Think about Super Paper Mario (yes, again). Now, I will admit that the gameplay is fine, for the most part. The shifting between 2D and 3D perspectives allows for players to discover hidden objects, secret paths, and allows you to easily avoid traps. You also gain new powers and characters to tackle different obstacles along your way. Bowser’s fire breath allows you to easily destroy enemies. Peach can float to far away platforms, and Luigi can jump really high to reach out of reach platforms high above. All of these mechanics work properly. So the entire time I’m sitting there, I’m thinking “Hmm…. you know, I really don’t feel like playing this bullshit!

The gameplay is fine, but it’s such a bore! Flipping between 2D and 3D feels more like a complete chore, and half the time you’ll forget you have several other characters at your disposal because you rely more on Mario’s dimensional shifting powers (the other characters can’t shift between 2D and 3D for some reason), so it’s like Modern Zelda games where you’re constantly going back to the menu screen to switch characters and powers over and over again, and why? To solve puzzles. Or get over obstacles and hurdles.

Now, Sonic and the Secret Rings on the other hand can actually hold my attention. The game is on rails for the most part, but the majority of the game is an obstacle course in which you simply tilt the Wiimote to move Sonic and avoid obstacles. Aside from the shitty Sinbad level where it’s essentially a fetch quest, this is what the majority of the game is. And the gameplay is quite mediocre, but it has the capability of holding my attention much longer because of the thrill and  innate desire to perfect run these levels without any major hang ups. Plus the music is soooo damn good.

It’s almost guaranteed that a Nintard is foaming at the mouth reading how someone is saying a Sonic game is better than a Mario game. Hell, despite the sour reputation, even Sonic games look more fun than Mario games.

Hightail Fails Galaxy

Crisis Cool Act 2

It’s almost breath taking just watching Generations while Galaxy 2 looks like your typical 3D Mario where the levels have a power-up gimmick to progress up walls.

Yet, we have this thing where we will give the less fun games more props for “better gameplay”. Gameplay has never truly been a selling point of a game. It has always been about the fun factor. When you praise nothing but gameplay and say it’s the most important thing in the world, you are advertising the game rules.

When you want to tell people how good the classic Resident Evil games are, you would be a damn fool to talk about it’s game rules. Because we all know that Resident Evil’s gameplay is absolutely shit. Controls are awful, enemies are twice as powerful as you are, ammo starvation, esoteric puzzles and fetch quests, limited saves, etc. You don’t advertise the gameplay because holy shit, you’ll turn off everyone! Instead you ask the question “do you like horror movies and getting the shit scared out of you!? How would you like to be a part of a horror movie?”. That sums up how awesome Resident Evil is…. or was. You were constantly in fear as you traveled through the mansion/raccoon city with vicious dogs and terrifying Tyrants, cornered like a rat in every instance you tried to make your escape. The fun of Resident Evil was in the fact that you would piss yourself in every wake of it’s world.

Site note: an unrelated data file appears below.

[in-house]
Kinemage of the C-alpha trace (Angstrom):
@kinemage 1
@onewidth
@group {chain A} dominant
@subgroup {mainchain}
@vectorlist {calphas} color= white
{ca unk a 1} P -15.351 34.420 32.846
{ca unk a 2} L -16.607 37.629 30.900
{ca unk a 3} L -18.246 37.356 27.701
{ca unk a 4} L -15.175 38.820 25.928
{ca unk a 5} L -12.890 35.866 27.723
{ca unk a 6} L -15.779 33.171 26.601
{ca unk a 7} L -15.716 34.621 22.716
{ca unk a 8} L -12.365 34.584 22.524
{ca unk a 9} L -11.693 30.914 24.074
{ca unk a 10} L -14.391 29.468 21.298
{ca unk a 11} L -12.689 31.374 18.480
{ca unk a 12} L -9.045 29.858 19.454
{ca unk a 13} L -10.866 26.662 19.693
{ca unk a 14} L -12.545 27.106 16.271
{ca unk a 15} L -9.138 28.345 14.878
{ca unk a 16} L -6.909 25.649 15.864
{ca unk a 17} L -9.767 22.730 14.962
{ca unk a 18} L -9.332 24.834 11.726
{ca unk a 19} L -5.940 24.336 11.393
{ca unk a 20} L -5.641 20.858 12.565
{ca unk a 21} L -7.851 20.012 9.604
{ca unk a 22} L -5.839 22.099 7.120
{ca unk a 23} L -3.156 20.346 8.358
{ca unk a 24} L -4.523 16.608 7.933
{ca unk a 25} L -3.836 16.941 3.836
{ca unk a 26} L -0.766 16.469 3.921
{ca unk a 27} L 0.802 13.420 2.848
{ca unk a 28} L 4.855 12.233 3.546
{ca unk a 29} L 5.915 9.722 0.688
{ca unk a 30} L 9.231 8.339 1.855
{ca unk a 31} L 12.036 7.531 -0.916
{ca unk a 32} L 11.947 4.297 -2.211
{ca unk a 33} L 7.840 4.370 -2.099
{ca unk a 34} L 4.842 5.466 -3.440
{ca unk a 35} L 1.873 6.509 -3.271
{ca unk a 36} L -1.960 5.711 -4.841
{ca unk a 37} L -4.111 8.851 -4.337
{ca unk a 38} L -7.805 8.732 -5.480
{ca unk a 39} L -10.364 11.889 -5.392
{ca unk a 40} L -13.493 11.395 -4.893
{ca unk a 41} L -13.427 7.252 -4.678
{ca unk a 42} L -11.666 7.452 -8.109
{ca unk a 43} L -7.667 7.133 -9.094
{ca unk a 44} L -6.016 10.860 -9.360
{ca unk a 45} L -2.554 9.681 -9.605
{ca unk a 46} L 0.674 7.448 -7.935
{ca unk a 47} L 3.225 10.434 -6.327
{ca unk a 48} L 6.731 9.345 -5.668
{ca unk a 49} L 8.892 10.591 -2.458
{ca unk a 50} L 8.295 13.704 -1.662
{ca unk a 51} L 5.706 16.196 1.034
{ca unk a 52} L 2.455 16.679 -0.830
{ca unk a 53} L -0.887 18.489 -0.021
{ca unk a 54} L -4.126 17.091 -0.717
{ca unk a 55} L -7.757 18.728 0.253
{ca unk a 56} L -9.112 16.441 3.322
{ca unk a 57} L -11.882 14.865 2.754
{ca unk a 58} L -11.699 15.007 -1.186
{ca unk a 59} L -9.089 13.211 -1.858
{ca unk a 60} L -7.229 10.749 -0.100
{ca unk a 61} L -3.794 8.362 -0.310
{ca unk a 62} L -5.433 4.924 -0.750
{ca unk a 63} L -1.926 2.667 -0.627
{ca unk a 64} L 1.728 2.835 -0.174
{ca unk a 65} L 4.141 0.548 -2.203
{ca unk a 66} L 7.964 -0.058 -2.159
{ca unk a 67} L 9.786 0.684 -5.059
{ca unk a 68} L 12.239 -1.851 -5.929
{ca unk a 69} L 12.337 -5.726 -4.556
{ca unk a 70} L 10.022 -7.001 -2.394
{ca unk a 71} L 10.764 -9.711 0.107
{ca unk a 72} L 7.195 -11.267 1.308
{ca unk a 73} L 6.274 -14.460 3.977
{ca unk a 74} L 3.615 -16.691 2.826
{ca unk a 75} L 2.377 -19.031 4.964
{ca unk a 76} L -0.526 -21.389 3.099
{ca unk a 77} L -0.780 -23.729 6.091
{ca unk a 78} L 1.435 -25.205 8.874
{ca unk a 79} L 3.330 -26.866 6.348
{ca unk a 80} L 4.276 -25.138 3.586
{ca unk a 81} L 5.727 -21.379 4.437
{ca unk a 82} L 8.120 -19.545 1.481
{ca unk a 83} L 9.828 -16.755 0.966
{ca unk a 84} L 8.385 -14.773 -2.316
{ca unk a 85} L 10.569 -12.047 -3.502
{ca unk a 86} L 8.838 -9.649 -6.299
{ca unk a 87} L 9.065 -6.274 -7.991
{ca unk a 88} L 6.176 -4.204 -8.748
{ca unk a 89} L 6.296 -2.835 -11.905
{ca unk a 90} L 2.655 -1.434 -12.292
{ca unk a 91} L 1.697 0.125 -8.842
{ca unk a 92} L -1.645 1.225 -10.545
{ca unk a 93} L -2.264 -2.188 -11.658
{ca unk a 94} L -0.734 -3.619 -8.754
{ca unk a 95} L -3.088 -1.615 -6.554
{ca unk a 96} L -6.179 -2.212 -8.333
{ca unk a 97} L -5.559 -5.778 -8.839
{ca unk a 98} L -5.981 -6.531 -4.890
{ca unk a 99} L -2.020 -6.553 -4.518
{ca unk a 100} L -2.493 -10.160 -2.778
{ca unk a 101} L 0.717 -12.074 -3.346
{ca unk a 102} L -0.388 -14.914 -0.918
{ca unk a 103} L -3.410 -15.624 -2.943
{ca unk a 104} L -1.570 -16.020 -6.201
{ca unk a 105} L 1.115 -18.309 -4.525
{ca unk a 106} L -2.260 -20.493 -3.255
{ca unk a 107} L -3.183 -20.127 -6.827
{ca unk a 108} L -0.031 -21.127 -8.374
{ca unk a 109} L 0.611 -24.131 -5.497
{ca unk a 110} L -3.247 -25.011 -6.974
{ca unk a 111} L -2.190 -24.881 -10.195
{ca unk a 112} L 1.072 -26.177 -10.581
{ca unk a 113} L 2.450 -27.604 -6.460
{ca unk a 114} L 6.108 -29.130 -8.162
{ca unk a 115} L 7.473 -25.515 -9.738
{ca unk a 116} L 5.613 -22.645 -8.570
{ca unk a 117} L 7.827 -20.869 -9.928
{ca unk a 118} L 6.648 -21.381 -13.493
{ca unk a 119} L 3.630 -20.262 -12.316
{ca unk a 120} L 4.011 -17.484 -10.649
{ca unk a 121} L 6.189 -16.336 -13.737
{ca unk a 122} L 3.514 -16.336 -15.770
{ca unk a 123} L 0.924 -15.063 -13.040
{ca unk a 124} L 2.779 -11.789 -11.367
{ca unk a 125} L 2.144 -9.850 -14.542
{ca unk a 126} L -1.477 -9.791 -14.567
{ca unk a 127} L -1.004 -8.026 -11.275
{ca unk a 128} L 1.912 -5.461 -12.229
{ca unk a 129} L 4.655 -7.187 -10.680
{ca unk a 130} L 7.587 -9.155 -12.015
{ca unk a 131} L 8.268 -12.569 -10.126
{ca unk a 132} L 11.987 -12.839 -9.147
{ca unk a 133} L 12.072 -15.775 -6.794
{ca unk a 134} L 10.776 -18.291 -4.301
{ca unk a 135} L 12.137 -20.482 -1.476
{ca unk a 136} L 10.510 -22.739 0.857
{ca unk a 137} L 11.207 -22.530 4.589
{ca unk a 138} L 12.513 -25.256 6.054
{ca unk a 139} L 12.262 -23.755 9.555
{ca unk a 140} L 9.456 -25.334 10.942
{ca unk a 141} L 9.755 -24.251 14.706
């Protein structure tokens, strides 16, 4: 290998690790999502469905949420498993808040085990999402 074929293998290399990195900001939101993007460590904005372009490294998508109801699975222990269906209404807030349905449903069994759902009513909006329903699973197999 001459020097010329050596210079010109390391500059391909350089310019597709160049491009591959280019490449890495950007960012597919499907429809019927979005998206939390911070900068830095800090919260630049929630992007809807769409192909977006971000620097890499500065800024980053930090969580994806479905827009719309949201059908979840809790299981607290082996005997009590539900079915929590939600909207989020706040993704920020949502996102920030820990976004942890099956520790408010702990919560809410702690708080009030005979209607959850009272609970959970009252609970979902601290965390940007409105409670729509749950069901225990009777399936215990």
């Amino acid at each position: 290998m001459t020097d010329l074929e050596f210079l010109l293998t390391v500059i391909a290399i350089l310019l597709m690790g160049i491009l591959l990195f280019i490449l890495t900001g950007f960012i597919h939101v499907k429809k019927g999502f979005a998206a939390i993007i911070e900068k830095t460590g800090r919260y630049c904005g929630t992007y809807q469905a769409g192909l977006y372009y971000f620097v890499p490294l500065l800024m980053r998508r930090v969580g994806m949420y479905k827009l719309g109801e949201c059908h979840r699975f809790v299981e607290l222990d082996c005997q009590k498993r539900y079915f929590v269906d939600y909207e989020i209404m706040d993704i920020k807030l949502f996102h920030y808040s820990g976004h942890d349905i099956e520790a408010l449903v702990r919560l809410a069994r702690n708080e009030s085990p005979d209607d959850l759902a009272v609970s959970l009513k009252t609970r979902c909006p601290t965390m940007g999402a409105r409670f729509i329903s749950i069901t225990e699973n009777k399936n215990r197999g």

Why the hell would you talk about Resident Evil’s gameplay? When you talk strictly about gameplay, you neglect the content package. The fun of Resident Evil wasn’t the skill of inventory management. It was the thrill of being in a state of terror. That used to be Resident Evil’s selling point, not it’s gameplay. Bloody Roar 2’s commercial wasn’t about how simplified it’s combo system was, it was about “Holy shit, I can turn into a fucking Lion and maul your ass mid fight!

We’ve fallen into the trap of constantly dissecting the gameplay and evaluating one’s enjoyment based entirely around the game rules. It’s why people continue to give Nintendo, Capcom, and Turn-Based RPGs a pass every time they churn out something. Are you having fun? Who gives a fuck!? The intricacies of the gameplay is incredible! Using all manners of powers and equips to solve very clever puzzles and OMG!

This limited scope of thinking, in which we identify the quality of a game exclusively by it’s rules, is hurting our intellectual capacity and is eroding our ability to decipher exactly why people enjoy “unsophisticated games”. We can hate Call of Duty. We can hate God of War. We can hate M&S Olympics. But we will never admit that some people just find them to be very fun games. Why? Because we do not look at Fun Factor. We don’t even understand what makes a game fun anymore. We only think of the game rules. On any forum post that asks what you like to see in a sequel, we see members posting game rules, and/or occasional favorite characters. Nothing they consider to be fun beyond that. It’s almost bizarre.

Half of this reasoning is why most developers (David Cage’s stupid ass) cannot understand why their games do not turn a profit, because they do not understand fun factor. The other half being greed, but that’s another story. What in Amma’s name is fun about Heavy Rain? Absolutely nothing. It doesn’t even have gameplay for Nyame’s sake!

If you’re stumped about why a game is popular, you shouldn’t look at the rules, but why the person enjoying the game feels like having sex with the disc after a lengthy play session.